If you were a Louisville Water customer in the 1860s, your bill was based on tariffs or “water rents.” An assessor would visit your home to calculate how much you owed according to the number of rooms you had. Water for a five- or six-room house cost $7 a year.
Water usage was pretty low in the late 1800s. People did not bathe every day. There were no dishwashers or washing machines, and there were few flush toilets. If your house did have a water closet (a toilet and wash bowl), that was an extra $2 on the water bill. Add in a private bath and you’d pay another $2. If you wanted to take hot baths, that would be $3. Then you’d pay another $1 for each cow and $2 for each horse. Adjusted for inflation, your 1860s water bill would have been from $296 to $370 in today’s dollars.
Bills for commercial operations in the late 1800s depended on the type and size of business: Barber shops were charged $5 for one chair and $9 for two; hotels were billed $1.50 per room; billiard saloons paid $3 per table; bourbon distillers were charged 10 cents per barrel.
Meters were first used for businesses that consumed large amounts of water. As Louisville Water leaders became concerned about customers wasting water if they paid a flat rate, more meters were put in place.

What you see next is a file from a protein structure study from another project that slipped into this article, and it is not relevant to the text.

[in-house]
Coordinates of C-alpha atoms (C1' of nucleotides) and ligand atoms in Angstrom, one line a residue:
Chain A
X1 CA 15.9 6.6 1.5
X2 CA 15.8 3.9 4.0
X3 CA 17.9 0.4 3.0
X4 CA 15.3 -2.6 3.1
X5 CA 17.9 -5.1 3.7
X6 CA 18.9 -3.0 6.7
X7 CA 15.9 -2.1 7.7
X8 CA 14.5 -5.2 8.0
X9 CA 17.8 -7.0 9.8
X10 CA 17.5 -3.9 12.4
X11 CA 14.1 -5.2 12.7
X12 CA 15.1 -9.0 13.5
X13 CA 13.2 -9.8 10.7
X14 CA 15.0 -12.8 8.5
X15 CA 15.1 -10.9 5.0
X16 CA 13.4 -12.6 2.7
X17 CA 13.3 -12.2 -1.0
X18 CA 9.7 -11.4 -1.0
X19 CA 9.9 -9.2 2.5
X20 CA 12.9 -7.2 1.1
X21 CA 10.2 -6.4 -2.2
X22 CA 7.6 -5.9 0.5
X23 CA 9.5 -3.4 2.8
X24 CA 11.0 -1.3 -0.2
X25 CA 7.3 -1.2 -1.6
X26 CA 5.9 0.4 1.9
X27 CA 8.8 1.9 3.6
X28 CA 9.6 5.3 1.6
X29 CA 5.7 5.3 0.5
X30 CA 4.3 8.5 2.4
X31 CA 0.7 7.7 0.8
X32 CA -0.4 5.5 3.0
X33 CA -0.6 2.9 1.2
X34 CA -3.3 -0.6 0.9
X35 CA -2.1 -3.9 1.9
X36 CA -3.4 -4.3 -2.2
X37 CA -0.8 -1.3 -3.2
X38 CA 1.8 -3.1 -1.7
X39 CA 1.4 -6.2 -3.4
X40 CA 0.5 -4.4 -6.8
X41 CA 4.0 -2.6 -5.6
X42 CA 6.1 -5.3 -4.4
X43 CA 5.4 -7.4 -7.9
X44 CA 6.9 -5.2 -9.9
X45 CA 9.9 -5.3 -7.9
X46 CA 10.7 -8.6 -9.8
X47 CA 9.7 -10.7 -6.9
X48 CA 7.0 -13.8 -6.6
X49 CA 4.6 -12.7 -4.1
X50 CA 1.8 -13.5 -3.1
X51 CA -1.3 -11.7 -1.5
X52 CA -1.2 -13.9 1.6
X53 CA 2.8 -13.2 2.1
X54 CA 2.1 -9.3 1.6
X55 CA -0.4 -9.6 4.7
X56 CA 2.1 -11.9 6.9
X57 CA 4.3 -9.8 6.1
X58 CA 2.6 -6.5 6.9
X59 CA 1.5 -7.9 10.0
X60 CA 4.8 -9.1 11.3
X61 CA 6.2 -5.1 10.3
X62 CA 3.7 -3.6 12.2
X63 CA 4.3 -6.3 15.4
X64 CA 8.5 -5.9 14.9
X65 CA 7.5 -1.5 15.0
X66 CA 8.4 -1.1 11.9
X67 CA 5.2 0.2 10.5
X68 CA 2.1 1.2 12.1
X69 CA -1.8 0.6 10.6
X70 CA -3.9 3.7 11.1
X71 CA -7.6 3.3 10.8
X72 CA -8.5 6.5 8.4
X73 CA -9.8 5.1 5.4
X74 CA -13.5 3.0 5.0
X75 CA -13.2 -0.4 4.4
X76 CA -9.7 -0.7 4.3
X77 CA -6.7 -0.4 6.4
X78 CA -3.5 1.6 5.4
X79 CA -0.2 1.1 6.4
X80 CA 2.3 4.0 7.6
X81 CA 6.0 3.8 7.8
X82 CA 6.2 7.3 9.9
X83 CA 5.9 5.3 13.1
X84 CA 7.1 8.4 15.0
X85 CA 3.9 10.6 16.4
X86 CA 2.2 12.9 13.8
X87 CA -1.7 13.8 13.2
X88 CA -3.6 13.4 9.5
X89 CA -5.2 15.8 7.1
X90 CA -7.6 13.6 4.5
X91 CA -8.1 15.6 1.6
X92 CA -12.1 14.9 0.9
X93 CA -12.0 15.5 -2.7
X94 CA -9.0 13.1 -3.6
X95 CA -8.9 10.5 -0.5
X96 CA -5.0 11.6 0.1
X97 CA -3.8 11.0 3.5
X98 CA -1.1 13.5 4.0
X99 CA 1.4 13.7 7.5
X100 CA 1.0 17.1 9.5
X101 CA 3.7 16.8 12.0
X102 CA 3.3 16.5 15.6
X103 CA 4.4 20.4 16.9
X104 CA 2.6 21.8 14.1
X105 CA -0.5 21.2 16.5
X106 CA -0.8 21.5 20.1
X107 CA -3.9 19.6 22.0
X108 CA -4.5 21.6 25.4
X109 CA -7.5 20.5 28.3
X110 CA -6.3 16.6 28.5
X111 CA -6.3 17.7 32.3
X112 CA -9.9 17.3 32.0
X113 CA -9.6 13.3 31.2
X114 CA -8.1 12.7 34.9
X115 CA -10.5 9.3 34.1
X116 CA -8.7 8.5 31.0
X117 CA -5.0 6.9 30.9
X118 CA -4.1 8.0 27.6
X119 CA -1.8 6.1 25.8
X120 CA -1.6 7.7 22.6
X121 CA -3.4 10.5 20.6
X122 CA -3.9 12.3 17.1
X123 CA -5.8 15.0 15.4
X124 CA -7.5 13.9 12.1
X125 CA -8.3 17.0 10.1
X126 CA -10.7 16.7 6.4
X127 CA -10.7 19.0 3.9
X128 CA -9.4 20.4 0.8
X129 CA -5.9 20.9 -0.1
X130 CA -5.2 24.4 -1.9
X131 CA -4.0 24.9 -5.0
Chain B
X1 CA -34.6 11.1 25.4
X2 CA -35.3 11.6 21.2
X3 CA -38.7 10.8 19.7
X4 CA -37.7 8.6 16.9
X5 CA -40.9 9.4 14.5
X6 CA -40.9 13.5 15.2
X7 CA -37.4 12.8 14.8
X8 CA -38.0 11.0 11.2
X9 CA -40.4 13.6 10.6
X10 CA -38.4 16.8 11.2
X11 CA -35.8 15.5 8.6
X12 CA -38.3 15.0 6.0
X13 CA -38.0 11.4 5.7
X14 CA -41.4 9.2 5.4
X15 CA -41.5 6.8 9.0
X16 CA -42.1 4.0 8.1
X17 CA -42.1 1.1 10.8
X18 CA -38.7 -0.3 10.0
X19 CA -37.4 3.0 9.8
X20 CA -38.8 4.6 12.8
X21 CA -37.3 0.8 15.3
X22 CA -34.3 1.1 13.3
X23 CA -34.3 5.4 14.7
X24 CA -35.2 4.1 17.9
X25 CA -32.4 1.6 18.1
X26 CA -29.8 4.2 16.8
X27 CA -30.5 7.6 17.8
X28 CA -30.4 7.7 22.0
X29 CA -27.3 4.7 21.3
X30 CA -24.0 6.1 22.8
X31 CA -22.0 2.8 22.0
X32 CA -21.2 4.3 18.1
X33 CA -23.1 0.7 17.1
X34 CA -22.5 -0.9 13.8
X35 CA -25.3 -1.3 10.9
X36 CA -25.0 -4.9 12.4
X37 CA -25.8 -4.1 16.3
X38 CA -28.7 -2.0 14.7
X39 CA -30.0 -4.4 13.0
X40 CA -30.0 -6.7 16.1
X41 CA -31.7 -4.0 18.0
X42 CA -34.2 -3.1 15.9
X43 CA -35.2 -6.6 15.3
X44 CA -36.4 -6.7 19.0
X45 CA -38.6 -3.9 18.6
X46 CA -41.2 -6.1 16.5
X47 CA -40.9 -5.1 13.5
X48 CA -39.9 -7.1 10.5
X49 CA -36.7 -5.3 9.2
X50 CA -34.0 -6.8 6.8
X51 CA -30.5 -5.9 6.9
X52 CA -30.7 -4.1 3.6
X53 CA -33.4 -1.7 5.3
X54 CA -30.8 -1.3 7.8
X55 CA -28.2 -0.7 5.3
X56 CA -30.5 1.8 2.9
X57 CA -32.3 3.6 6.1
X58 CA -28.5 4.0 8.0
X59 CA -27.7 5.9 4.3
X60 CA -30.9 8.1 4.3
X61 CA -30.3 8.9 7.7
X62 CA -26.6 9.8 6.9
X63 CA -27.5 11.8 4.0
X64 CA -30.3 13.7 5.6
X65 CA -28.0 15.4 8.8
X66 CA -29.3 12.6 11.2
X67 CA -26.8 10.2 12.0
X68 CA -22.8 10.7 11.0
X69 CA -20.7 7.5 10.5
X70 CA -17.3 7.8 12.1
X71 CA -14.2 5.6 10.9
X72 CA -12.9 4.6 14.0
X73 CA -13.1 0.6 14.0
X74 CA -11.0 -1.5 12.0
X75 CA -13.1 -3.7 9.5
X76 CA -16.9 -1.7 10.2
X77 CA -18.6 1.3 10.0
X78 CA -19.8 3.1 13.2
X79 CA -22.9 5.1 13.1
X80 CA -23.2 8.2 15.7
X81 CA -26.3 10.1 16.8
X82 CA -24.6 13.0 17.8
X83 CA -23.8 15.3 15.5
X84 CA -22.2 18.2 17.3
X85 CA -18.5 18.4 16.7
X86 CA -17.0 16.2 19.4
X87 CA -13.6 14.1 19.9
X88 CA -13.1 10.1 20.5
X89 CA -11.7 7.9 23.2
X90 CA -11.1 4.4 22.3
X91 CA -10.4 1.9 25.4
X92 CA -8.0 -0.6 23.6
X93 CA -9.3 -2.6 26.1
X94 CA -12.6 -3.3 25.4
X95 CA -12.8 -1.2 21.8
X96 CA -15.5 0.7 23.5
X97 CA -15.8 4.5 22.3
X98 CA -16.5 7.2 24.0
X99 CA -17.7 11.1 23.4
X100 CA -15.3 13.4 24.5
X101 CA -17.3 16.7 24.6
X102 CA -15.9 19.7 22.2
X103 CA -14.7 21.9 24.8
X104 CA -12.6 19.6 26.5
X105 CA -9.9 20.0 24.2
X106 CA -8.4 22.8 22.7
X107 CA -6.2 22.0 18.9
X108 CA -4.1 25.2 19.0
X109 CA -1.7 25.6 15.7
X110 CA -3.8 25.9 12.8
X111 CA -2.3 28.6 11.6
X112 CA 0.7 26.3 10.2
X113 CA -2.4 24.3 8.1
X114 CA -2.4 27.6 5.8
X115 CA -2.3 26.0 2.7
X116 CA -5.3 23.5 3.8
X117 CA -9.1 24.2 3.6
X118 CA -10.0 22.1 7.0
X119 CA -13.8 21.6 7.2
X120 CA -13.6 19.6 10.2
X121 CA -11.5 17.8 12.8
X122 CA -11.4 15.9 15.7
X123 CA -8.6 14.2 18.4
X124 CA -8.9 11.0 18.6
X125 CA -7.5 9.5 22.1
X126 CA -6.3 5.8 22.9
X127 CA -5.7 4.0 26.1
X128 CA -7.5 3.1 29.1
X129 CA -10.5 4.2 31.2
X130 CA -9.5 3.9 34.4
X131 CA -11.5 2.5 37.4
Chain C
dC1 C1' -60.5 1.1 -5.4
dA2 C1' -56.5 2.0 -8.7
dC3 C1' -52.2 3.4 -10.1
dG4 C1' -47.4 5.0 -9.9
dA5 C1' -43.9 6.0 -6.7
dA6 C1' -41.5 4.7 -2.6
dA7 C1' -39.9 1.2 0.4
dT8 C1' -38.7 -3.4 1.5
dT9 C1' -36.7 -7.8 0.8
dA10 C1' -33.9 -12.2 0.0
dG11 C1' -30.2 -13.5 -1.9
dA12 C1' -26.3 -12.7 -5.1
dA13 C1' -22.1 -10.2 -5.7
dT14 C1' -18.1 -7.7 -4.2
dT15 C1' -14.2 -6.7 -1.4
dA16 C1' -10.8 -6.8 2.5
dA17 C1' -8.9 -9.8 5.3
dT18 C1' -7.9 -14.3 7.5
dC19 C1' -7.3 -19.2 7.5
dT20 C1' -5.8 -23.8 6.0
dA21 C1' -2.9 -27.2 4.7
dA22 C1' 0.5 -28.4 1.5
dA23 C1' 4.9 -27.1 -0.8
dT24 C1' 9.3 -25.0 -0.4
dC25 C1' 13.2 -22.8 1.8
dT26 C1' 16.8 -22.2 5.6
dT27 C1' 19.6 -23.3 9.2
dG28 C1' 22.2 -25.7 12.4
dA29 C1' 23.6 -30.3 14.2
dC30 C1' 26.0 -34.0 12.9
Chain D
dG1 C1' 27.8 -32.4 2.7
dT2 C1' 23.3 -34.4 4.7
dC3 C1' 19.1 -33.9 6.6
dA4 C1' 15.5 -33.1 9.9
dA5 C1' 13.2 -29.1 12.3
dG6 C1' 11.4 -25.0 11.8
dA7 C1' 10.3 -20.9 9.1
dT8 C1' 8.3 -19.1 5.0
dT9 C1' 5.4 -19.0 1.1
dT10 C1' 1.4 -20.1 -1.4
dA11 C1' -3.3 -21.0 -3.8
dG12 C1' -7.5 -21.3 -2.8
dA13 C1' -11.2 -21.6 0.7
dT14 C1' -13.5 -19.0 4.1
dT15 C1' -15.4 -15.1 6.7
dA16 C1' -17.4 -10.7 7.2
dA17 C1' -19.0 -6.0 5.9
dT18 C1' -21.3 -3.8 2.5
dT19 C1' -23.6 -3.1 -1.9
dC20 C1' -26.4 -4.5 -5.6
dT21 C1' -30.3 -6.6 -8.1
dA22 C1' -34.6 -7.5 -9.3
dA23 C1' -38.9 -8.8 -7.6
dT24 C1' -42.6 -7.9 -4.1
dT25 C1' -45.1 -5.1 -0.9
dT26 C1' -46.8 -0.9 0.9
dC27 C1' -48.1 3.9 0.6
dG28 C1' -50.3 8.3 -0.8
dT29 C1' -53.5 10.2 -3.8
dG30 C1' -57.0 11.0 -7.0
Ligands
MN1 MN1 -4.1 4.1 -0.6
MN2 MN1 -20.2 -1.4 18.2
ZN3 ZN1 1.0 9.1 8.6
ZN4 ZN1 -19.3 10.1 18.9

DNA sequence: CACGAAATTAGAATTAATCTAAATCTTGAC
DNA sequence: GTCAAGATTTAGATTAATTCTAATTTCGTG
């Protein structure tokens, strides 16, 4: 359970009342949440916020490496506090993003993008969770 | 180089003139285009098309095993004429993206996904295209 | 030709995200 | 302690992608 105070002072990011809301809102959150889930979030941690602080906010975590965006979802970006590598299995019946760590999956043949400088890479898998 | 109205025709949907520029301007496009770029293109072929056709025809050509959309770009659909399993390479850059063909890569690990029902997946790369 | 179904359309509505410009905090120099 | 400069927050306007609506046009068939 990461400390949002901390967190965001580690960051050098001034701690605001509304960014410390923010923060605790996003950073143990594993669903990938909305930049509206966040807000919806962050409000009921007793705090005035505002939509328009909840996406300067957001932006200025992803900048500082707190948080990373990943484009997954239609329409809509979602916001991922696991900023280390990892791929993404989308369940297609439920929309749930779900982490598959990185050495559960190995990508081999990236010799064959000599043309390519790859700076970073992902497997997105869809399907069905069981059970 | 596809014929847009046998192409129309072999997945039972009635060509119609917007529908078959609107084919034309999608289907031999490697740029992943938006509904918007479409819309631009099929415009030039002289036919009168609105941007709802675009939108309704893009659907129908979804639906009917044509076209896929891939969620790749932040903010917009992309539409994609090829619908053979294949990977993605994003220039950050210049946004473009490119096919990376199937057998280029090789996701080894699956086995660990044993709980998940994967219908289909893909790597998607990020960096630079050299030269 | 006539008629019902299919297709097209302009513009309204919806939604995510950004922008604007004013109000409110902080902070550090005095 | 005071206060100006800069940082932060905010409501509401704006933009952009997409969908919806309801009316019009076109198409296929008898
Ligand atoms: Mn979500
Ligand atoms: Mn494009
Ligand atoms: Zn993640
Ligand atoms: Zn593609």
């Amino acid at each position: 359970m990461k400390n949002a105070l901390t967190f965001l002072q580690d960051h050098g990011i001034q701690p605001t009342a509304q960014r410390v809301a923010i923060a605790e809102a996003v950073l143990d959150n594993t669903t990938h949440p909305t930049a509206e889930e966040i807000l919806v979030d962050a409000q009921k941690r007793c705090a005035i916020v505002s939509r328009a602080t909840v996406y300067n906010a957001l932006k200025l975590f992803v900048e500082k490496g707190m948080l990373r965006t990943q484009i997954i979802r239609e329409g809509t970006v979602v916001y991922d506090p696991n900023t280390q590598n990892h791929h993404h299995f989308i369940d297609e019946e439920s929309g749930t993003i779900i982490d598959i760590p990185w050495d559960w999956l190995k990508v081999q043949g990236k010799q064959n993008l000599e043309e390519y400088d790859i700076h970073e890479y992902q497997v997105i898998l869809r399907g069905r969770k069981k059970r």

By the 1930s, Louisville Water was well on its way to becoming a fully metered system. The lobby of the company’s Third Street office became increasingly congested with customers paying their bills, so Louisville Water began letting customers pay at authorized substations, including pharmacies and hardware, grocery, and department stores.
By 1941, all Louisville Water services were metered. The day of the assessor was over. During the Second World War, with so many men fighting overseas, the company began reading meters every other month.
When the Louisville Metropolitan Sewer District (MSD) was formed in 1946, Louisville Water began including wastewater fees on its bills — one of the first cost-sharing practices between the two companies.